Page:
12. I was told by my daughter's gastro doc that if I give her motrin or prednisone, to automatically give acid suppression (zantac or prilosec) because of the greater chance of damage to the stomach. But I want to point out that our working diagnosis for her is acid reflux. I was also told the only reason for not combining them is the risks to the stomach get worse, and it's not because taking both medications at the same time give a bad reaction. So, if you daugter really needs pain relief, in this situation consult her doctor. I personally would never combine them unless a doctor told me it was ok, but it doesn't hurt to ask - throwing in some zantac may be an option too. Motrin, in blocking the prostaglandins, causes the amount of mucosal lining in the stomach and intestines to be decreased--that is why it can cause ulceration.
  13. I use tyrosine a lot. However, I believe it needs to be balanced with Tryptophan or 5htp because when I forget to add that into the mix, then I get very impatient and I can't handle stress nearly as well...I begin to worry about things that normally don't bother me. Here is a site that claims that taking tyrosine will deplete your serotonin and taking 5htp will deplete your dopamine. I don't understand a lot about it, but I'm beginning to believe that a balanced amino acid supplement is probably the safest thing to do. http://www.neurosciencemyths.com/blood_brain_barrier.htm
  14. We knew something was wrong by mid-April, she started prednisone in the beginning of June. By July 4th week she was about 98% recovered with the majority of the recovery happening that last week. It took until Sept for her to shed some minor OCD, but it took about a year for her creativity to return.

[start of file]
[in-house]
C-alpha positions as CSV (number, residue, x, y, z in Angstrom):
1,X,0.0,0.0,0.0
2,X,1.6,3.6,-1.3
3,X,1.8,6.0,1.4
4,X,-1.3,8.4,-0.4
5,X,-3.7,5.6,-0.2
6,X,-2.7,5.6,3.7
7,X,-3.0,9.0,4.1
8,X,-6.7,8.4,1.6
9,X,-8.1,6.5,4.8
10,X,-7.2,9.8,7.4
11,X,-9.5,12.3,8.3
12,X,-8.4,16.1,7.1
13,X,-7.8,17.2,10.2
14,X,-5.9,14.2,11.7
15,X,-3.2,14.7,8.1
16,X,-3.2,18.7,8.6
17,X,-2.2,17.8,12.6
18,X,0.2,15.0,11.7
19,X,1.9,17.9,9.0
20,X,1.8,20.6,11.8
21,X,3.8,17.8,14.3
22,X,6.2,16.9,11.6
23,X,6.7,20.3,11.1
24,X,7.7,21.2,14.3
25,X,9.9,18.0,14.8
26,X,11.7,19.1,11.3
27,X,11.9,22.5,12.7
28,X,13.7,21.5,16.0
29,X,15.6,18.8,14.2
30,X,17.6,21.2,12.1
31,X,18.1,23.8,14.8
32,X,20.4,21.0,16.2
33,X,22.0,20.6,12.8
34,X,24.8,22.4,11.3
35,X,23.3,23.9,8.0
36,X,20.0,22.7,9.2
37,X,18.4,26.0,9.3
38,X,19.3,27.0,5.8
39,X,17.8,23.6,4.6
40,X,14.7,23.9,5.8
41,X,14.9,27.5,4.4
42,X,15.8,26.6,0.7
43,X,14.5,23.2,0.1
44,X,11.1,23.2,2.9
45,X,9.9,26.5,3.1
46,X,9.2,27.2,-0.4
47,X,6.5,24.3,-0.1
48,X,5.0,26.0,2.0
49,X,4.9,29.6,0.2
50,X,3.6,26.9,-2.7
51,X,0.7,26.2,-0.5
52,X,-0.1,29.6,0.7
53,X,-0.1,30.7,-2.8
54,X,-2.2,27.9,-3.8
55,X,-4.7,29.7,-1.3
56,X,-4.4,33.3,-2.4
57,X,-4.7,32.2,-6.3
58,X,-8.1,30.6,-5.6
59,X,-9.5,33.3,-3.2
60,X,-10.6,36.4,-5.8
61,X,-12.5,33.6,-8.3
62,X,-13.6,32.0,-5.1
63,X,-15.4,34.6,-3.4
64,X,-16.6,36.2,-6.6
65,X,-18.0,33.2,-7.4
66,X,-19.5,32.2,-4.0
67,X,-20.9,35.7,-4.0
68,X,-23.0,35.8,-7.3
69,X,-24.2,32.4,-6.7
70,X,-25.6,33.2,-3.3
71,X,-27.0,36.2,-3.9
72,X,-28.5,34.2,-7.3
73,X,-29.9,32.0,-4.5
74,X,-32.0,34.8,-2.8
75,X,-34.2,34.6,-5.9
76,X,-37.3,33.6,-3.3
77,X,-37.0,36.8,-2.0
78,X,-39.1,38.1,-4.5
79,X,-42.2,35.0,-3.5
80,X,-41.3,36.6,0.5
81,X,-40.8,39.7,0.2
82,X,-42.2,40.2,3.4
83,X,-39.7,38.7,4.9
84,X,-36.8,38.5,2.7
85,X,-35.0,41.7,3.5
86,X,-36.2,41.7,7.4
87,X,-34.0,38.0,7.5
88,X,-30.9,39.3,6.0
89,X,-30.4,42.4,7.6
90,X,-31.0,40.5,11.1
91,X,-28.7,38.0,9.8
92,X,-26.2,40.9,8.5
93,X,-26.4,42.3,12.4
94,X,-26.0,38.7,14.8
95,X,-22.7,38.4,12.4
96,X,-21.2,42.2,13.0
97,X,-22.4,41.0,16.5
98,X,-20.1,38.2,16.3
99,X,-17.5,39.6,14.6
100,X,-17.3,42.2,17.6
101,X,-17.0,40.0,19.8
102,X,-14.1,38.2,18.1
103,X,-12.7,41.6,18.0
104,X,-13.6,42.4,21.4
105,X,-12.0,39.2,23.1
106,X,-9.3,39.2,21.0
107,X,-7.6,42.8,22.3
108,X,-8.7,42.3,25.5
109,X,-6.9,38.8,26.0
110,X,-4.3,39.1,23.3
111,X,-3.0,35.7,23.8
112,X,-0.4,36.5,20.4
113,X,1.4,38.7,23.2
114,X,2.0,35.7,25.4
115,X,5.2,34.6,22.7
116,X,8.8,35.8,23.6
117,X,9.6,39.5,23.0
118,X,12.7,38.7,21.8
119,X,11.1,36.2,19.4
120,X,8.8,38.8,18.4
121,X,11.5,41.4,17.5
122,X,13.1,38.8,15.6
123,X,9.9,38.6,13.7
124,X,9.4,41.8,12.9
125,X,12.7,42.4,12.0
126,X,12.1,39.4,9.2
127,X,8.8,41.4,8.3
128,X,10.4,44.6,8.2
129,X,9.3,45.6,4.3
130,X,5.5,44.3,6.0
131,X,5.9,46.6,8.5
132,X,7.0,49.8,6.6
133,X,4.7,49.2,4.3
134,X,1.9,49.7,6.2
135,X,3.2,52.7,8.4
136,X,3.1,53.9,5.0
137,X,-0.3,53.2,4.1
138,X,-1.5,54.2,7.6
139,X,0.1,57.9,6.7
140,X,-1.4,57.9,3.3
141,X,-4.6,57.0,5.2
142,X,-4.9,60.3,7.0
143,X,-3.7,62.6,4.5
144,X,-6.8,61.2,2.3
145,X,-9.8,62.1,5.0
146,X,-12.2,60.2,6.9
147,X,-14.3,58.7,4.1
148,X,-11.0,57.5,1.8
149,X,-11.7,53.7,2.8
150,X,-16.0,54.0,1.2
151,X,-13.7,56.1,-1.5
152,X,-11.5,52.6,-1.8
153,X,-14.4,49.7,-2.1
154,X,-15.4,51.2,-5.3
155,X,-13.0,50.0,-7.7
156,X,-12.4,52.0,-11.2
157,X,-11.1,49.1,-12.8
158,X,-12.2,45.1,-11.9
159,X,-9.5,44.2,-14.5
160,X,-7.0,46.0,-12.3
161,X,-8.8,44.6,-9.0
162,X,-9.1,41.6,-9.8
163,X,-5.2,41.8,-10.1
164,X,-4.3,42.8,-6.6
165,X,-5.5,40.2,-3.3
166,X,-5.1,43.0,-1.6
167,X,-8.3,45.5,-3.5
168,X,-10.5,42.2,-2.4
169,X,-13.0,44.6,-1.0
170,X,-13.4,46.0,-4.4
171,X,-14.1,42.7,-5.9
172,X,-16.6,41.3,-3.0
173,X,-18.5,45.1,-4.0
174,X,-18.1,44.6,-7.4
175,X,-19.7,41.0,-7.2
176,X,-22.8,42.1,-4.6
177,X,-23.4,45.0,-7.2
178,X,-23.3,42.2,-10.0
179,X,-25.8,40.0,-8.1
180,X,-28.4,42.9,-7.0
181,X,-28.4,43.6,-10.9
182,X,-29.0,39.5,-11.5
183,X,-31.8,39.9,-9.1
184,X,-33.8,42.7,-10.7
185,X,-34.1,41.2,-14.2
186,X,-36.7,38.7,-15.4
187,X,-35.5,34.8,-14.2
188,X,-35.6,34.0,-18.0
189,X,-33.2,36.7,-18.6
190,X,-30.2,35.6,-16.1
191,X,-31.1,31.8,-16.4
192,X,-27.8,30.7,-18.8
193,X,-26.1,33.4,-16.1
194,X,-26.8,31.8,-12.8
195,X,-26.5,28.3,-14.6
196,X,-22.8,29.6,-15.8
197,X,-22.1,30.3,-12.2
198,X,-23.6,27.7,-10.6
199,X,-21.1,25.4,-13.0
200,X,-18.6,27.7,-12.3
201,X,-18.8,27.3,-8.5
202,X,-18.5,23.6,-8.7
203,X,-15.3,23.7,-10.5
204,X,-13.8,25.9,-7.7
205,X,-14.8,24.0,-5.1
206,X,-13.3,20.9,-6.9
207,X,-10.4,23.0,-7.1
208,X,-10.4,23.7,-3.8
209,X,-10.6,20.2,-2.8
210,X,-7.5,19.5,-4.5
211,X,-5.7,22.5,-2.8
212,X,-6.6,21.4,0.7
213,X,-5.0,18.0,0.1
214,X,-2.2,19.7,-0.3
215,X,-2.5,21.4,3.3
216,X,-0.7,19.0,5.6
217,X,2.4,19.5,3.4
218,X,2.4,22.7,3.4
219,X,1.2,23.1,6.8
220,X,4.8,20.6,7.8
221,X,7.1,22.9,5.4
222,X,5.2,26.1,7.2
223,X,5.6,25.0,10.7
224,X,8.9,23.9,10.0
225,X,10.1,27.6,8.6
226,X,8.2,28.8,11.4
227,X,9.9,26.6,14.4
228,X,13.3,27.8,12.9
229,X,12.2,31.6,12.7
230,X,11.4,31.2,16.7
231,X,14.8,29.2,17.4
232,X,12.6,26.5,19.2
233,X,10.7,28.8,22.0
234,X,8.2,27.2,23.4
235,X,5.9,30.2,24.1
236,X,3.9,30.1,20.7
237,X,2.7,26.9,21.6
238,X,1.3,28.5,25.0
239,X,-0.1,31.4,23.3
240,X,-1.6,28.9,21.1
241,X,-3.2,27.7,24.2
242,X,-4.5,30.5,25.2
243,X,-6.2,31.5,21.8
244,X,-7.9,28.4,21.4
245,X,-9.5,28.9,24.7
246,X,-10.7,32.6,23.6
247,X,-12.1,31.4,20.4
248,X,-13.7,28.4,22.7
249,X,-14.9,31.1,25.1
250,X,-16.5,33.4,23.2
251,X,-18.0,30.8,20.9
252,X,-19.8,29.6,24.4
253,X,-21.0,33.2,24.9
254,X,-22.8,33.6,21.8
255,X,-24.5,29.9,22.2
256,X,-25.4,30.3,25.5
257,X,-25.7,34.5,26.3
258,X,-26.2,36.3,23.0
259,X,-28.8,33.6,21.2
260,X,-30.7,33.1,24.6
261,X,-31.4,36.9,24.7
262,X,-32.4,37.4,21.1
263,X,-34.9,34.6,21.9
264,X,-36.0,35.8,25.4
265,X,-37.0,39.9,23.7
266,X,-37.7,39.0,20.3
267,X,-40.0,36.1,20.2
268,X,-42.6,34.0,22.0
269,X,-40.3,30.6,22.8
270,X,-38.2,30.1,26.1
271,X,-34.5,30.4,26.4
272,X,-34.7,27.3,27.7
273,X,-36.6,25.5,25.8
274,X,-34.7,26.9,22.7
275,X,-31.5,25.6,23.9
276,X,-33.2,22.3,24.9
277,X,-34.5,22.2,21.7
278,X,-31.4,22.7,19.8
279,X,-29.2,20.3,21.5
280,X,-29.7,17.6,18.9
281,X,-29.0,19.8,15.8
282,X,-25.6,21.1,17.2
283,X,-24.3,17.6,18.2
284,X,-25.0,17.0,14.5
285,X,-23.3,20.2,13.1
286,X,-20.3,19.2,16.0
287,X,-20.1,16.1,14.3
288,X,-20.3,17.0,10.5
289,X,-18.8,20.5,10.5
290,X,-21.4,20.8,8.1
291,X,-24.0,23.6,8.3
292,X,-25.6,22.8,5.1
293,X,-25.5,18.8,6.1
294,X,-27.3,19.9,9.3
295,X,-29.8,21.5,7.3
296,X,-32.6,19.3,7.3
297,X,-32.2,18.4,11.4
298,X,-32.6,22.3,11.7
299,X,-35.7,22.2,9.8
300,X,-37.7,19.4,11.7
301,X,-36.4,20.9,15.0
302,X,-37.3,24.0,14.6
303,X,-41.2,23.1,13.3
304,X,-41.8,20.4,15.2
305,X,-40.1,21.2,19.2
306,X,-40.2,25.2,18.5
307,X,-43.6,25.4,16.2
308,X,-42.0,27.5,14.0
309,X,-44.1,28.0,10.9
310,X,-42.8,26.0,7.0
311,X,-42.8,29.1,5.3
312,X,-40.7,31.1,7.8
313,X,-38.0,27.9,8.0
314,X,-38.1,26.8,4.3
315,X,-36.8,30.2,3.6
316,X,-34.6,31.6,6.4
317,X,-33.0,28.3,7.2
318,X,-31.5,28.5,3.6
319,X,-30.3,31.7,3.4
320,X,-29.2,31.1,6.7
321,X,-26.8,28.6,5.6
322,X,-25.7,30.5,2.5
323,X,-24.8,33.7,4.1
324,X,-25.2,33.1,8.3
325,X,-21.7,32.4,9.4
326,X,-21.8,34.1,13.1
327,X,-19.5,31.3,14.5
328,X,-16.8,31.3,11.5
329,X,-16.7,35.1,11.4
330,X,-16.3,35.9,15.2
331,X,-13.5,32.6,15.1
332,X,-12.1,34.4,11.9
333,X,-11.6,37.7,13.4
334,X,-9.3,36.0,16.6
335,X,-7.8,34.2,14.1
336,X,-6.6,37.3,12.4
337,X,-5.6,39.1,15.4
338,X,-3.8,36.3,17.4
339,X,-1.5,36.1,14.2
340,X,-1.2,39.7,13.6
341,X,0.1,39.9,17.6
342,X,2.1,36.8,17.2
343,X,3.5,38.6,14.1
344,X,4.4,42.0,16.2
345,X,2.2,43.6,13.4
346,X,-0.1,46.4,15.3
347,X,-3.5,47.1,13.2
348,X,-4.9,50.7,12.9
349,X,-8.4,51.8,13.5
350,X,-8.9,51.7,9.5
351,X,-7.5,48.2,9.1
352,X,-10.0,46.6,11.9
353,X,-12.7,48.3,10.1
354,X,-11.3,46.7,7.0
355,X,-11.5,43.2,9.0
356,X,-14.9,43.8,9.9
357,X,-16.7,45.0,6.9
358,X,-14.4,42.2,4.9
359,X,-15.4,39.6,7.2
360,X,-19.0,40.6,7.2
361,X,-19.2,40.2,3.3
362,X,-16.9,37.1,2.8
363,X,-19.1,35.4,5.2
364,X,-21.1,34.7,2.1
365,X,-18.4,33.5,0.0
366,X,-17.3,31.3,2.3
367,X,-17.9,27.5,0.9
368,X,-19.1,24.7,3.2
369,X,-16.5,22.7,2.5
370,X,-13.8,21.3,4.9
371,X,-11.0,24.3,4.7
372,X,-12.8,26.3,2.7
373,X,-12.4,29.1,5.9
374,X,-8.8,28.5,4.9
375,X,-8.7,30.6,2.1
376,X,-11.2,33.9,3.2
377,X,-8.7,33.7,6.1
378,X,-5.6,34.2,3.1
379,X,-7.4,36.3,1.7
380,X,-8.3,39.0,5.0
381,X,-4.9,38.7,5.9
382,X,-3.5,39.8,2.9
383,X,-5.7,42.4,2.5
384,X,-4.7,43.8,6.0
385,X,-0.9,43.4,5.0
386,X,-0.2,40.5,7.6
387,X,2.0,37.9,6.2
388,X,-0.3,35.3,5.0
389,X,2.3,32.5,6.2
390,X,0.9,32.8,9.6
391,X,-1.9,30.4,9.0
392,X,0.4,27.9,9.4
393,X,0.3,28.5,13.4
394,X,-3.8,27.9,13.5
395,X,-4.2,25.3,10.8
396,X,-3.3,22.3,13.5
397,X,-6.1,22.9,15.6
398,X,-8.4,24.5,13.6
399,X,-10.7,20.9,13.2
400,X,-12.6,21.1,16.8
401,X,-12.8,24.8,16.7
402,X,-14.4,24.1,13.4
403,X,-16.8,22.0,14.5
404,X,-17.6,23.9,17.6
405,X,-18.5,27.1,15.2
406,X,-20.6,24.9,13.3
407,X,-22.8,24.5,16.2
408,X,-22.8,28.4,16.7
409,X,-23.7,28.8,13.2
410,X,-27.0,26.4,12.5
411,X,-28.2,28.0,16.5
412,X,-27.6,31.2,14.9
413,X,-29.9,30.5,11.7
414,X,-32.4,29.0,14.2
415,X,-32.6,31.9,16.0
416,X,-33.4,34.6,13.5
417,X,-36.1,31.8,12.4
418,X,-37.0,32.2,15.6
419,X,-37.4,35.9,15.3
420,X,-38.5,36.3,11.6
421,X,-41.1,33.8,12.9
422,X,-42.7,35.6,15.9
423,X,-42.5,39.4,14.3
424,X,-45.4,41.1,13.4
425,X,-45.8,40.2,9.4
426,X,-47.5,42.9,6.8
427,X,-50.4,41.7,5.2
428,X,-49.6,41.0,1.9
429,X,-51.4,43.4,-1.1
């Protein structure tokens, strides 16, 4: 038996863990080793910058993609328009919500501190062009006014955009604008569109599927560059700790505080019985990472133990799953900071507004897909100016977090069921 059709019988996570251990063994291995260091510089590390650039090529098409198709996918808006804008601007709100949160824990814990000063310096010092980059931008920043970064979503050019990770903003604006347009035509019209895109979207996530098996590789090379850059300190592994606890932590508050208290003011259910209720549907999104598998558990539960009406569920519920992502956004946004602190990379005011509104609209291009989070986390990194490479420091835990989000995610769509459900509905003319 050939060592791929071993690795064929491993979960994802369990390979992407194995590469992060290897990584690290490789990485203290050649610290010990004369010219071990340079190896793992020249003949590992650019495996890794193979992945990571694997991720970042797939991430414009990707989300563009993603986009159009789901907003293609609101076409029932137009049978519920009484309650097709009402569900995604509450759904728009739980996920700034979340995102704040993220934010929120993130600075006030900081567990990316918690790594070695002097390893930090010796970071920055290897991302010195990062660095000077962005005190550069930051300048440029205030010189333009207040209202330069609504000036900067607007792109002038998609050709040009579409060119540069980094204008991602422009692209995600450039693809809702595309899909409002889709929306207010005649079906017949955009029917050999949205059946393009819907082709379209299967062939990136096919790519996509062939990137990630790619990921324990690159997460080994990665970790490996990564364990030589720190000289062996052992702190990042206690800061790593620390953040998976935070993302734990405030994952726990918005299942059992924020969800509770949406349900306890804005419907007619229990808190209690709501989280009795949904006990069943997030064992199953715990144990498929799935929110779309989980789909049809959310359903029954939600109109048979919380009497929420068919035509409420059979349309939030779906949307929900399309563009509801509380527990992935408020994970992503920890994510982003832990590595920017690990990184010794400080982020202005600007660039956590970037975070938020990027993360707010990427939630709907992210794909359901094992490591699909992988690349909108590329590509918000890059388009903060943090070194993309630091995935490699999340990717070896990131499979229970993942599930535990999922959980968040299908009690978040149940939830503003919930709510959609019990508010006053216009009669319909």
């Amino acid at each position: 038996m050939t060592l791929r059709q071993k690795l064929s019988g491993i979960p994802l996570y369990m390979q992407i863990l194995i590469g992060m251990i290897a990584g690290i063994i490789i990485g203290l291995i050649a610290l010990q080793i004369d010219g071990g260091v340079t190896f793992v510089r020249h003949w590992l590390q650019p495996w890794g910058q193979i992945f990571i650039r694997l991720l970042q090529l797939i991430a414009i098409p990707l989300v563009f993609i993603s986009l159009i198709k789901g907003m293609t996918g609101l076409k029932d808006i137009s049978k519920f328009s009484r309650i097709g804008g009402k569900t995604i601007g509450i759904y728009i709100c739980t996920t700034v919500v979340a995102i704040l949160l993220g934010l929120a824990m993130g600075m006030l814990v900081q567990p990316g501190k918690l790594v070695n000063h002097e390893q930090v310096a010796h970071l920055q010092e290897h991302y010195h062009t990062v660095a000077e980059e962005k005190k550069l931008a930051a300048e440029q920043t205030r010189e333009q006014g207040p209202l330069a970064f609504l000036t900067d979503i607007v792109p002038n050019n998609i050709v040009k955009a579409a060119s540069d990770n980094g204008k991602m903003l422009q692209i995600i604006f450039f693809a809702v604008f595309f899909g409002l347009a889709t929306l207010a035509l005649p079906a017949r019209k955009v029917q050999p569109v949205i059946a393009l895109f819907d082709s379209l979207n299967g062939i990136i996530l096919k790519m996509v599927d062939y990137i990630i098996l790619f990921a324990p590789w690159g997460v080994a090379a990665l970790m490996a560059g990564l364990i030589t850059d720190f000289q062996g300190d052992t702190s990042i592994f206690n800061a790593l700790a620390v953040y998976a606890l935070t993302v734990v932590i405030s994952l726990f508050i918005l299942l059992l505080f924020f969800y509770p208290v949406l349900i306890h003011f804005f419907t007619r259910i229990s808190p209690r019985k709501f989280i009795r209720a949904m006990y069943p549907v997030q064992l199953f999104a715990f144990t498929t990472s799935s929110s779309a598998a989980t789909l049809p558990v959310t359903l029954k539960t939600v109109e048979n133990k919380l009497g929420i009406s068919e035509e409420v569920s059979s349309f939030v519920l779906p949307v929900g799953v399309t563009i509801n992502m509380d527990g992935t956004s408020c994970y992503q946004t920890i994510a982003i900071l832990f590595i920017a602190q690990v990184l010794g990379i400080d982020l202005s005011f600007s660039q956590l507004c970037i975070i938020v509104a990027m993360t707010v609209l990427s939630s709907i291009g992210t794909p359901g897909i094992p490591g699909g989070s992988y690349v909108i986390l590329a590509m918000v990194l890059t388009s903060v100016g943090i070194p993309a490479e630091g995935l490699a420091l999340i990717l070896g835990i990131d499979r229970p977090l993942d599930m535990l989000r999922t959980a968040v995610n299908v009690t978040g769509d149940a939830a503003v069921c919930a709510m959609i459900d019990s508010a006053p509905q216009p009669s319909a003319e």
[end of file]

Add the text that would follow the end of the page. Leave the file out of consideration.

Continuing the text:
15. My DD's story is similar to your Son's. She was also diagnosed early and treated with a month of steriods by Dr. L. She didn't have noticable tics but she had a severe behavior and cognitive regression. We saw improvements with the steroids, but it wasn't until the very end of the month that she really dramatically improved. Hang in there. I am eternally grateful she was treated early because we have been able to manage this mostly by steroid tapers. This was about 5 years ago. Now she is going to be 11 yrs old and is doing so well! I won't say she's 100% because we believe she will always have a low level of anxiety, but she deals with it so well. She is the neatest kid, and I'm so grateful that I've been given the privilege to be her mother.
  16. Tylenol also has a small threshold in which overuse can damage the liver. While, I knew you shouldn't take more than the recommended dosages, I was surprised to find out just how easy it is to damage your liver using it. Here is a great interview and article about it: http://www.thisamericanlife.org/radio-archives/episode/505/use-only-as-directed
  17. Has your son ever had his thyroid and cortisol levels tested?
  18. I'm sorry your in such a rough spot. I've been reading about benzos and withdrawing because DD was taking clonzapam twice a day for a few weeks in the summer. If I'm reading this correctly, Clavulanate acid effects the brain at the GABA receptors like a benzo might, then you don't want to stop suddenly, a slow taper would be better. We took my daughter off of antibiotics, they weren't protecting her from strep, and they may have been contributing to her stomach issues. (((hugs)))